We sat down with Breathe Carolina to chat about the release of DEADTHEALBUM, a ten-track release that’s their first full length album in five years.
Breathe Carolina is an instantly recognizable name for music fans across several genres. With their first releases coming in 2007 and becoming a staple of Vans Warped Tour during the years after, Breathe Carolina found success making unique electronic-influenced music that touched genres like post-hardcore and electropop. Following the release of their 2014 album Savages, Breathe Carolina soon progressed to a more EDM-friendly sound and has since been welcomed into the EDM community with open arms.
DEADTHEALBUM celebrates yet another career milestone for Breathe Carolina. They’ve consistently released singles and EPs throughout the years, and this is their first LP while strictly producing dance music. Rather than focusing on the big drops and party atmosphere that Breathe Carolina does so well, this album brings us ten tracks with a smooth, pop feel.
What stands out most to me on DEADTHEALBUM is the way Breathe Carolina once again decides to make music that utilizes lead singer David Schmitt‘s vocals. There’s no instrumentals or crazy festival tracks on the album. Every song is a complete production from Schmitt and Tom Cooperman that combines smooth vocals on top of a well-produced, catchy arrangement that feels right at home in today’s EDM world.
We spoke with David and Tom about the album release, their favorite memories from 2019, and what lies ahead for the duo. Stream and purchase DEADTHEALBUM on all platforms and read on to get a glimpse inside the minds of Breathe Carolina!
Stream Breathe Carolina – DEADTHEALBUM on Spotify:
Let’s start off by looking back on your transition into dance music. In what ways have you grown as artists since you first started producing the genre?
David: Definitely better producers! We’re always learning and figuring out new ways to do stuff. Once you really get into dance music, you realize how many styles there are. It’s cool to take and learn from other genres and different vibes.
Tom: Another thing is, we’ve become much more self-sustaining. When we started getting into dance music, we really took control of everything. We took control of our business, our socials, our music, our artwork, everything. It was cool to do that and grow along the way.
Was that part of your decision to focus more on dance music?
D: Yes and no. We always kind of made dance music, we just sang over it. Focusing more on EDM was just a natural progression for us. We were already in that world in a weird way.
T: It didn’t have much to do with the business side of it. We made the Savages album, and it went #1 on the Dance charts. We realized our sound was really dancey, so we decided to try making a dance song, and then try working with a dance label. We just evolved. We thought it was a cool thing to try, and then, labels like Armada and Ultra wanted to work with us.
You just released DEADTHEALBUM on Spinnin’ Records. What has their support meant to you throughout your career?
T: It’s on Big Beat / Atlantic in America and Spinnin’ in the rest of the world. They’ve been awesome. They were one of the first ones in the dance scene to really believe in us, and they always support us when we want to try something new.
The release was preceded by three singles: “Drive,” “Like This,” and “Too Good”. How did you guys make the decision to once again implement David’s vocals on all of these tracks?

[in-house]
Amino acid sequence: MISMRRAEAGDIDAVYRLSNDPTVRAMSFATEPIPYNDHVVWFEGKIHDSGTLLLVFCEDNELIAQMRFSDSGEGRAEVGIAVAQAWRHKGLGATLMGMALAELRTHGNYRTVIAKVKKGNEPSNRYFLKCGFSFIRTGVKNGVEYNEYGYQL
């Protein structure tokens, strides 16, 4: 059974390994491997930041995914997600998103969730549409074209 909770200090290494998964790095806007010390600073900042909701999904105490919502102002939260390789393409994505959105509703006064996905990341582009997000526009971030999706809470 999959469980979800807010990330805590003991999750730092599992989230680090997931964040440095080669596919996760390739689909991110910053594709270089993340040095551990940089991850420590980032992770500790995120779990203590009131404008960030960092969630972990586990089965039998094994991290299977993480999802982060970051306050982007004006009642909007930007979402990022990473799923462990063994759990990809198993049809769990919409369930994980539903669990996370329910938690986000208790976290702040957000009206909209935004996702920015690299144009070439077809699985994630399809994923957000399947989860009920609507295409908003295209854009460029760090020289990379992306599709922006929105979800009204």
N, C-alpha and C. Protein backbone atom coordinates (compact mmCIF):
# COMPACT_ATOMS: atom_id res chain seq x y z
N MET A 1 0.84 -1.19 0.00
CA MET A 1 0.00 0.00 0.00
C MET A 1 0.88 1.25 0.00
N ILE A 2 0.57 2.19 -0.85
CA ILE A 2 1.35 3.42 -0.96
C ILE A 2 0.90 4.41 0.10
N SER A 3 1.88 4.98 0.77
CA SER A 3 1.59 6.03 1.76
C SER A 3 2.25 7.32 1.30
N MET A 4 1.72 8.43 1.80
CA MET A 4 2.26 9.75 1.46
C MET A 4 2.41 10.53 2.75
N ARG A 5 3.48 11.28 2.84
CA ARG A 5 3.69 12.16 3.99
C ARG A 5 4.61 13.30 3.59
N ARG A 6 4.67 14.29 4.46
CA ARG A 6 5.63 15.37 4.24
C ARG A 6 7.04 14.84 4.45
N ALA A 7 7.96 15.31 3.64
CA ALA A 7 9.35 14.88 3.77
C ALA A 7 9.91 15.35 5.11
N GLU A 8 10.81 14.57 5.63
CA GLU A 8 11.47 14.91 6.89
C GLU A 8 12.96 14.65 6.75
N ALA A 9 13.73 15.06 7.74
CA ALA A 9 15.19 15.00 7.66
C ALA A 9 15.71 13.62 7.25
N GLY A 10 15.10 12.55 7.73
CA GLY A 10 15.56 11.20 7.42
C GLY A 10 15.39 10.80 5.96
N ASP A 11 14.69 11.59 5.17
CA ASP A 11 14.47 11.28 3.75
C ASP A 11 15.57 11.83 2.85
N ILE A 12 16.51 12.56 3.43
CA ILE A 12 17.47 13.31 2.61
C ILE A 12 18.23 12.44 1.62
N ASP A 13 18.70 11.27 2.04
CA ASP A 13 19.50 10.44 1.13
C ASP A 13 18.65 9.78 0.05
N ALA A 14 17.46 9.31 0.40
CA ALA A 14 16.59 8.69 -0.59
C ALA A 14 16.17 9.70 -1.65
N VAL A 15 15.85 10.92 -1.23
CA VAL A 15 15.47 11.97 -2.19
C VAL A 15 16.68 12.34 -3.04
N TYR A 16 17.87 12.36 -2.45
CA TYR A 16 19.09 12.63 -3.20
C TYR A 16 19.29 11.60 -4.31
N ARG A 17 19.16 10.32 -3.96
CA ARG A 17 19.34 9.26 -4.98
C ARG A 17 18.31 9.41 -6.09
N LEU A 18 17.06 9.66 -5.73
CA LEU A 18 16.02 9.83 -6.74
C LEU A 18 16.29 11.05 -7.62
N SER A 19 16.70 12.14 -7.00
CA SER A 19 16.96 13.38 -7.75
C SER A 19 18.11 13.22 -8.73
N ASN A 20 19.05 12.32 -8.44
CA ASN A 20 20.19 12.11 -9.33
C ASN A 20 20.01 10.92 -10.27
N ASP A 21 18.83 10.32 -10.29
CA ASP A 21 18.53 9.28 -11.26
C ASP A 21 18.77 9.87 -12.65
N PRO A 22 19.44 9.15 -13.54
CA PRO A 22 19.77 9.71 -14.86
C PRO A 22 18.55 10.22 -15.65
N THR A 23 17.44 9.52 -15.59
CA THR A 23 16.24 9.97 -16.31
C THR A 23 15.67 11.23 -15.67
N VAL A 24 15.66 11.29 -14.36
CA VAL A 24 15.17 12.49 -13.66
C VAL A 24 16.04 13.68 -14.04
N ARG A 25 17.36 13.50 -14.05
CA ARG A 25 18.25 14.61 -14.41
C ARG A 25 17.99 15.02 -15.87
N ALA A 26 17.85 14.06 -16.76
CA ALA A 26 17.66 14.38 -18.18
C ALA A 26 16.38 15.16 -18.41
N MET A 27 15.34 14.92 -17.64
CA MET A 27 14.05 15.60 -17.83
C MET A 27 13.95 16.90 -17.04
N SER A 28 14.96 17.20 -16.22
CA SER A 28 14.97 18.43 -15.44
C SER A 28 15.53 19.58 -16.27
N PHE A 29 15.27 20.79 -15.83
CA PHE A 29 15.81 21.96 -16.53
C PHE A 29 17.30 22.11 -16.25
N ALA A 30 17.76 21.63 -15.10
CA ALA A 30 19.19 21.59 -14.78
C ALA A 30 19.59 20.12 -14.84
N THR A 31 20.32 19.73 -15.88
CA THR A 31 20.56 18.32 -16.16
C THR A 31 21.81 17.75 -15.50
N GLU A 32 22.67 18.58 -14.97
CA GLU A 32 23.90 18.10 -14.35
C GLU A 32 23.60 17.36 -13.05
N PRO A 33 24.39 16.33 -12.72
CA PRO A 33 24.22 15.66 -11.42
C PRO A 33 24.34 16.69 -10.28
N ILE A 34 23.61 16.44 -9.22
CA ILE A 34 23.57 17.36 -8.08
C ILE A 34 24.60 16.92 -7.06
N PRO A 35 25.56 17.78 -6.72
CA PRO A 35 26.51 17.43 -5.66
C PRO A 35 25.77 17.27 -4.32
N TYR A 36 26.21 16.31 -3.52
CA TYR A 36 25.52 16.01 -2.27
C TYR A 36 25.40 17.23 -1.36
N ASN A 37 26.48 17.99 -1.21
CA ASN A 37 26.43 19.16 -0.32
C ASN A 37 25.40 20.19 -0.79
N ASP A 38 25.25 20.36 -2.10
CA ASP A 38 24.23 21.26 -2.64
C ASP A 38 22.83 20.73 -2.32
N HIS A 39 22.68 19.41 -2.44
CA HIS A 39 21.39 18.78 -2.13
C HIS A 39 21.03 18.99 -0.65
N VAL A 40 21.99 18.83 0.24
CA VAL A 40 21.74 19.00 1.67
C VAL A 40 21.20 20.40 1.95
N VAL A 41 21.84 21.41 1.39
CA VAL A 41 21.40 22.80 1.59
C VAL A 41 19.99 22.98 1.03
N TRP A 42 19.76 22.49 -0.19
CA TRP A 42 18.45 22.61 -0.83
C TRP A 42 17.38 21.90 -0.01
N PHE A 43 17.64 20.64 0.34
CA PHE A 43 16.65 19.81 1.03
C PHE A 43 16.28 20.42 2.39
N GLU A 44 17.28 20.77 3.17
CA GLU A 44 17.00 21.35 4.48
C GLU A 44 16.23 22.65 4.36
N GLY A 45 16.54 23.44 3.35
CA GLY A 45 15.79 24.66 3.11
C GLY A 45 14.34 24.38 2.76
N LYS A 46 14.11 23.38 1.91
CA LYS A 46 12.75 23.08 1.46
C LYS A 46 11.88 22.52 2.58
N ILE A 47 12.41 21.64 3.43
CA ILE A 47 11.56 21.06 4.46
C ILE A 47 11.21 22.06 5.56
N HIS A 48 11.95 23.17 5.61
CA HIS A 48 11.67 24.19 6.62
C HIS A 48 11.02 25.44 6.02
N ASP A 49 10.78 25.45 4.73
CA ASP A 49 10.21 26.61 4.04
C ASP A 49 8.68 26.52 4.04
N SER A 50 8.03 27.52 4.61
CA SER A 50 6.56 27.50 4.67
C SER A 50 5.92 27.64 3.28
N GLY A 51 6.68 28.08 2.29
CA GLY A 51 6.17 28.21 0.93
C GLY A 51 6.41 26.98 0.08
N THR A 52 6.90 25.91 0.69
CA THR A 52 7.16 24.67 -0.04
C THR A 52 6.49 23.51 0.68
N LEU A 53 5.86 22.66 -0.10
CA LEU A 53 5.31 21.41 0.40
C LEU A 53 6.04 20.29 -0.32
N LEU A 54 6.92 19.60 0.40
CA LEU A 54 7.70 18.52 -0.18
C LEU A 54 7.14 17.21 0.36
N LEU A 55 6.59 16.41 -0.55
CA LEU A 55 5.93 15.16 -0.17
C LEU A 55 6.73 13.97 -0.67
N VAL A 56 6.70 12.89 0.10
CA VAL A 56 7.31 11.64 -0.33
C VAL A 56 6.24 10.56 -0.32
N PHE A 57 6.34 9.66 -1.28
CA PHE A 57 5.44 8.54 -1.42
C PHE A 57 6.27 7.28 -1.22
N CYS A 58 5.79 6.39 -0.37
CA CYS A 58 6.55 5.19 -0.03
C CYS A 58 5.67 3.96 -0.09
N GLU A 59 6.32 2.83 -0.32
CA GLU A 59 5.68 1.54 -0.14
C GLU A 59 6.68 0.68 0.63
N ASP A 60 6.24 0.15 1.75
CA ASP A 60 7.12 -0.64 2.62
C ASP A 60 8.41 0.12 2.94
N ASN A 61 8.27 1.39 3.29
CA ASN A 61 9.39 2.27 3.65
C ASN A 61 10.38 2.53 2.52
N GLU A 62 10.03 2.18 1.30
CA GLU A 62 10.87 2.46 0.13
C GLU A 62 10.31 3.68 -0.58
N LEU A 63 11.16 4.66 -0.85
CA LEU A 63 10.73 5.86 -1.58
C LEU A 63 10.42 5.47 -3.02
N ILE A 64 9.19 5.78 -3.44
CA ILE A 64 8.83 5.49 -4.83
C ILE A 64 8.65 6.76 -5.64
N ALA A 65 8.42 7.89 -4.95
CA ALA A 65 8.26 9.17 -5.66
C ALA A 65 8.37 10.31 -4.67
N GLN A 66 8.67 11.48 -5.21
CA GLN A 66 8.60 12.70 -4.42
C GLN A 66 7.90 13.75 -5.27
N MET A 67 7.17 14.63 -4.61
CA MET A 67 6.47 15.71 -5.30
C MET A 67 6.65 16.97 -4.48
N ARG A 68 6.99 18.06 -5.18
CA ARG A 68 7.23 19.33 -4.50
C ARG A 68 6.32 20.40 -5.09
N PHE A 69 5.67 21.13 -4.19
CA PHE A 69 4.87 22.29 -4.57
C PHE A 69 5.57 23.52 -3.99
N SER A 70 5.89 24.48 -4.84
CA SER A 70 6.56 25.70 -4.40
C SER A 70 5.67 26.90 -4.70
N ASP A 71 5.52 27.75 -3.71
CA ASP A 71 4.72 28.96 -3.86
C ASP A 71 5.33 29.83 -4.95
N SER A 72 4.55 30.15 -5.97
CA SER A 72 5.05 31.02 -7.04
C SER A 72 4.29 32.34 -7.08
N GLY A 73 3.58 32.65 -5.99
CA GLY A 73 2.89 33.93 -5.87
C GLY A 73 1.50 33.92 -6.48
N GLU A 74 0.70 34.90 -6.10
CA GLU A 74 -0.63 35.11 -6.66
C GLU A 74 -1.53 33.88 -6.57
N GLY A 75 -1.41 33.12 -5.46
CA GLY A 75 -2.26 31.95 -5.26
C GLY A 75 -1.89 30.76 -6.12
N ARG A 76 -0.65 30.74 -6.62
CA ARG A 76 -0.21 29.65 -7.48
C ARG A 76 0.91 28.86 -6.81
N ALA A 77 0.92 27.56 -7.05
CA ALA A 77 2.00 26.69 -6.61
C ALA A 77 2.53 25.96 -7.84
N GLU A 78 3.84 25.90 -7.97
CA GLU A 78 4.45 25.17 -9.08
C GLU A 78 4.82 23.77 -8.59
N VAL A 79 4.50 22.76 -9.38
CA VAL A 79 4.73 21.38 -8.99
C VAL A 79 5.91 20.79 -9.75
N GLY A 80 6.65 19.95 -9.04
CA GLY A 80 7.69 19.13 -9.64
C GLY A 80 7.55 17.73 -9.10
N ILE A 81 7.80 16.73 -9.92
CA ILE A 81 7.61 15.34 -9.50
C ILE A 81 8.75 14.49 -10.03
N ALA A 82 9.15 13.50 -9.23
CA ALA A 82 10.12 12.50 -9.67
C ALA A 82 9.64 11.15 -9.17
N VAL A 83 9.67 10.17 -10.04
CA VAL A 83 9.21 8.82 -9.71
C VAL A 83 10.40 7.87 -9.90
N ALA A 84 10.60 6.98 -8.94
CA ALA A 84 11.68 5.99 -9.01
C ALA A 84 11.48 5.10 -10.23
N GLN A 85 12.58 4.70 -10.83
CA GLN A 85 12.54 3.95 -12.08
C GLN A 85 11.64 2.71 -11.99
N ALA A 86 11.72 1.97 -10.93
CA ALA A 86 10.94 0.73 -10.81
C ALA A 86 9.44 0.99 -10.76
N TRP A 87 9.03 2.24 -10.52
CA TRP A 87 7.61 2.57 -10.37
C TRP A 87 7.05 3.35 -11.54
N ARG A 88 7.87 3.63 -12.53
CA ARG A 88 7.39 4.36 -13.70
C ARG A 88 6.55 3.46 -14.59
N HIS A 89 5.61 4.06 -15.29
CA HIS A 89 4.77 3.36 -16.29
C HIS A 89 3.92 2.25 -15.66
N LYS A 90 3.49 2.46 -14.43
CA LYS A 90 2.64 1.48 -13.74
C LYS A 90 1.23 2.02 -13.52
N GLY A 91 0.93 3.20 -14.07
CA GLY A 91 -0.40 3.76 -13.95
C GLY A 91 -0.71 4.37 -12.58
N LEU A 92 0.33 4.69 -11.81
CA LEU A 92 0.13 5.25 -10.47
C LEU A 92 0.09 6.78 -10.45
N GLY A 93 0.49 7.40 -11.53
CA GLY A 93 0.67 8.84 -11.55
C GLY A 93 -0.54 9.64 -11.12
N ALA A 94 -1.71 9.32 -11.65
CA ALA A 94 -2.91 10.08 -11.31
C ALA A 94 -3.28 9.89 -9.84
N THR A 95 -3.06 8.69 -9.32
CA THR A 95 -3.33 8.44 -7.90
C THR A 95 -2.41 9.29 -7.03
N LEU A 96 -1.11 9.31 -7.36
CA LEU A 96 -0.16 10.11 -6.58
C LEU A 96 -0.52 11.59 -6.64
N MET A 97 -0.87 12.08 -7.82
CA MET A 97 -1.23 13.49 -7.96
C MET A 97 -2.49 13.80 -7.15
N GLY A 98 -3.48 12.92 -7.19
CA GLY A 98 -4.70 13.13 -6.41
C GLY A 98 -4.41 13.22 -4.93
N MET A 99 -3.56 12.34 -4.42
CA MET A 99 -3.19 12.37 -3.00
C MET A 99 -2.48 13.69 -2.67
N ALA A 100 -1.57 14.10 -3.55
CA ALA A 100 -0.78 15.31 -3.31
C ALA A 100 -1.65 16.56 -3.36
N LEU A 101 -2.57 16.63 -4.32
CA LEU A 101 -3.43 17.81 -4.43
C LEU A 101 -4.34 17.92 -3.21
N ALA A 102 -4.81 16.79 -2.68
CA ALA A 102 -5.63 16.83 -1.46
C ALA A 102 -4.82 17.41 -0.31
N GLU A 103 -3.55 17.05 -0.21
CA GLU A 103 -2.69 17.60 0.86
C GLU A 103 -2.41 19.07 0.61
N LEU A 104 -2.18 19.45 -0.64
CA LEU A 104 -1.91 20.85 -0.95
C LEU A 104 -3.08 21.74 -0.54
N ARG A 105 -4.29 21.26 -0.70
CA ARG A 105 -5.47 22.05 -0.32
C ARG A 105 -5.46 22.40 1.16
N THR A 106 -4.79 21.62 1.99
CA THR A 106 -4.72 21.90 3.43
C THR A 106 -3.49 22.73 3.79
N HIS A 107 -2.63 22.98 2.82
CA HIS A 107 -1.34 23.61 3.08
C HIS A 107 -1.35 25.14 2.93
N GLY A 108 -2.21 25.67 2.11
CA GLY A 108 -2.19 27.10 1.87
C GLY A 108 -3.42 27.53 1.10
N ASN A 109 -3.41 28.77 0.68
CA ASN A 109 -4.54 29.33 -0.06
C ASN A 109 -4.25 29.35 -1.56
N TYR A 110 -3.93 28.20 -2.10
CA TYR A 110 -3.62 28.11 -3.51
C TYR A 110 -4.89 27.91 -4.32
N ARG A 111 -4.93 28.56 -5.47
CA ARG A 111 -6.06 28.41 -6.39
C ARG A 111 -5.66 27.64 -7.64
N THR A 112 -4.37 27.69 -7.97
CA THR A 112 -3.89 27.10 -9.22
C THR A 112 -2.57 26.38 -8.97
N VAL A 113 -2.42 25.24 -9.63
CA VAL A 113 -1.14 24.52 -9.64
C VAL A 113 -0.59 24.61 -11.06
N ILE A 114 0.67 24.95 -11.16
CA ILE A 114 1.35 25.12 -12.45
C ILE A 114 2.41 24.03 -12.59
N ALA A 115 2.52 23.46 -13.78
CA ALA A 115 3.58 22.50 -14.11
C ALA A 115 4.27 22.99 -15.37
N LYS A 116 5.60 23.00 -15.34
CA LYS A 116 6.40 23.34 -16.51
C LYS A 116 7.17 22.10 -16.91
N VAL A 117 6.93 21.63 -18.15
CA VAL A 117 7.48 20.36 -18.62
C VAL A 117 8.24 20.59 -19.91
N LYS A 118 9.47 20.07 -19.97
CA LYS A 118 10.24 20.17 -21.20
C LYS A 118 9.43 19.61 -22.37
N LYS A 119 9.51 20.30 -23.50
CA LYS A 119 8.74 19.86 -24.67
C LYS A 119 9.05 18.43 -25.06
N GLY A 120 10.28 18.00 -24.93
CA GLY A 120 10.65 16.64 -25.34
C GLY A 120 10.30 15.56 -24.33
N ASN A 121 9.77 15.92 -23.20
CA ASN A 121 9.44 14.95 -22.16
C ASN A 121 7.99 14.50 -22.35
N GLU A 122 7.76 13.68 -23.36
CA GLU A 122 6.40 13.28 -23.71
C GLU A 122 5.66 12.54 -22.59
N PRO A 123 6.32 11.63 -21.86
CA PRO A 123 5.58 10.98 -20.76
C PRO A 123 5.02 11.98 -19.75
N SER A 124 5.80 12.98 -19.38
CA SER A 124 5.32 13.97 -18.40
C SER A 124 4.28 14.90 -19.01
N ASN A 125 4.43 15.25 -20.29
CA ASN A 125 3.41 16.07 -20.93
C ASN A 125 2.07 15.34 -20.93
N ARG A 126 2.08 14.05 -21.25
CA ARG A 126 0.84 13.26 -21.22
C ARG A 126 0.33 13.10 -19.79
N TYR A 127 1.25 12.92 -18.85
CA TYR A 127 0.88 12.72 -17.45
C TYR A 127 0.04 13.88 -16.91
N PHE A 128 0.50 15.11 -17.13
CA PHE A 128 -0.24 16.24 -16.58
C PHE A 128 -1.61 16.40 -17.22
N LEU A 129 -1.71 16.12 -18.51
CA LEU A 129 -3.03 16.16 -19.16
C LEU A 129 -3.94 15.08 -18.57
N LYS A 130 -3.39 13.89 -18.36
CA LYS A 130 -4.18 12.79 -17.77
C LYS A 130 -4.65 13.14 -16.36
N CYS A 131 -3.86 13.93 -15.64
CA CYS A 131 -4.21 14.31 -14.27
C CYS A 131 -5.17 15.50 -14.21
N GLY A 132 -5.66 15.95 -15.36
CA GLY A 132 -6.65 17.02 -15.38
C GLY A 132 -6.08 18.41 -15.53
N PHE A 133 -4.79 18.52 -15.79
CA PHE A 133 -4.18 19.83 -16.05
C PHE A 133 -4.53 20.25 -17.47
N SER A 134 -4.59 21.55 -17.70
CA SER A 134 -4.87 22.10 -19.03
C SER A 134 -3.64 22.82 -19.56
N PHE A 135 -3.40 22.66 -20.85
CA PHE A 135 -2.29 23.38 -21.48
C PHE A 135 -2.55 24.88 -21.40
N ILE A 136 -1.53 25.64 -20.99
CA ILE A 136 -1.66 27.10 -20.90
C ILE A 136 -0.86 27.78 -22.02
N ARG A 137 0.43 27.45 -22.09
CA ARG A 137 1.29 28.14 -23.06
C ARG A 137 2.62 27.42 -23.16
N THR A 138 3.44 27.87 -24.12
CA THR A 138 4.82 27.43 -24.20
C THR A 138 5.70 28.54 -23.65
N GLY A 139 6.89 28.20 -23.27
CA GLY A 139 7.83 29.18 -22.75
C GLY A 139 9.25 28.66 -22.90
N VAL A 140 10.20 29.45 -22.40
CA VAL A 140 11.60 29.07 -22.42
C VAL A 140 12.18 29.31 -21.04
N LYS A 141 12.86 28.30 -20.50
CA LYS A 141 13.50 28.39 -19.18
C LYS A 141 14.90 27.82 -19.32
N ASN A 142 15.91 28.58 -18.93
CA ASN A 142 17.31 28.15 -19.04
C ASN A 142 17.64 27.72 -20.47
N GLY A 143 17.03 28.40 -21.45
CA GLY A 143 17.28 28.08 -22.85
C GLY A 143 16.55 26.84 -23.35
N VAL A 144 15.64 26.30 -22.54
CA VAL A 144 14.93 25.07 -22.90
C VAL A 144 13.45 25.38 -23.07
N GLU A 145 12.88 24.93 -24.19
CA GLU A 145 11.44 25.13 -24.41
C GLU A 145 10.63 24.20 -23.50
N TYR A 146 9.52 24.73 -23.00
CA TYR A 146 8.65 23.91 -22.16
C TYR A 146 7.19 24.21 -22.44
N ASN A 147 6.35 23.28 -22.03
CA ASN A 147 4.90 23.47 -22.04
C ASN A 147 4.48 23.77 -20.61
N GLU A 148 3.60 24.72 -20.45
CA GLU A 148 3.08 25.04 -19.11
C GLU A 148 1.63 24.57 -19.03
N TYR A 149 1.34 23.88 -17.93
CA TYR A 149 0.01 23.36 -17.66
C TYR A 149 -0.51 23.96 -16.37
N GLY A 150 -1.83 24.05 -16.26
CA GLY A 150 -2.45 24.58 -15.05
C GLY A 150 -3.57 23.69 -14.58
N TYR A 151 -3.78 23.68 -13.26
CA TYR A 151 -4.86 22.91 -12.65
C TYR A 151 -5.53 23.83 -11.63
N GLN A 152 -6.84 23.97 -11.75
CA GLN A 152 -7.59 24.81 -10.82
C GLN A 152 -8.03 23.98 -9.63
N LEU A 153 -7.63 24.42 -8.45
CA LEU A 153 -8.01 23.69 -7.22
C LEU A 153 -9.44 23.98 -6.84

D: We didn’t really have a set decision of what we would do or whether to make a whole album. We were just in the studio one day, and I sang a song, then a few others. Once we had five, we decided it would be a whole album.
All three tracks have a distinct, vocally driven pop feel. Can fans expect a similar vibe on the rest of DEADTHEALBUM?
D: Everything has a similar vibe for the most part! The whole album has a really cohesive feel.
Dead: The Tour recently kicked off in Amsterdam, and next you’re headed to China to celebrate the album release. You’re spending New Year’s Eve there too. Can you share some of your thoughts on the growing market for dance music in China? What is it like playing there?
D: I love it. The first few times you go, it can be a bit overwhelming. But we’ve really grown to love the people, the environment, the food, everything. They love to have a good time and party, and it’s always a great time.
When we go to China, we always know what we’re gonna get. They have the most energy, they stay out super late, and it’s one of the best places to party.
T: Their production is out of control too. They have the best venues. There’s no place that touches China. Everywhere we’ve ever played there is on another level.
Along with several trips to China, you’ve played shows all around the world this year. What are some of your favorite memories from 2019?
D: Making the album. It was a long process coming up with all of the ideas for it, the videos, and having so much hype around one body of music.
T: We also had a mini-tour with Bassjackers. We did like eight shows with them and called it “BreatheJackers”. That was a really cool part of the year too. It was fun because Bassjackers were some of the first DJs to fuck with us at all. We actually first met when they attended one of our band’s shows. We went out that night, and we’ve basically talked like every day since then. That was around six years ago. Now, we have three songs together, and it was awesome to go on tour with our best friends.
Following the release of the album, what does Breathe Carolina have planned for 2020 and beyond?
D: More touring and new shows! We have some acoustic versions and remix packages of DEADTHEALBUM. And we’ll have a few more releases; we’re still working on new music.
T: Same old, same old, only bigger!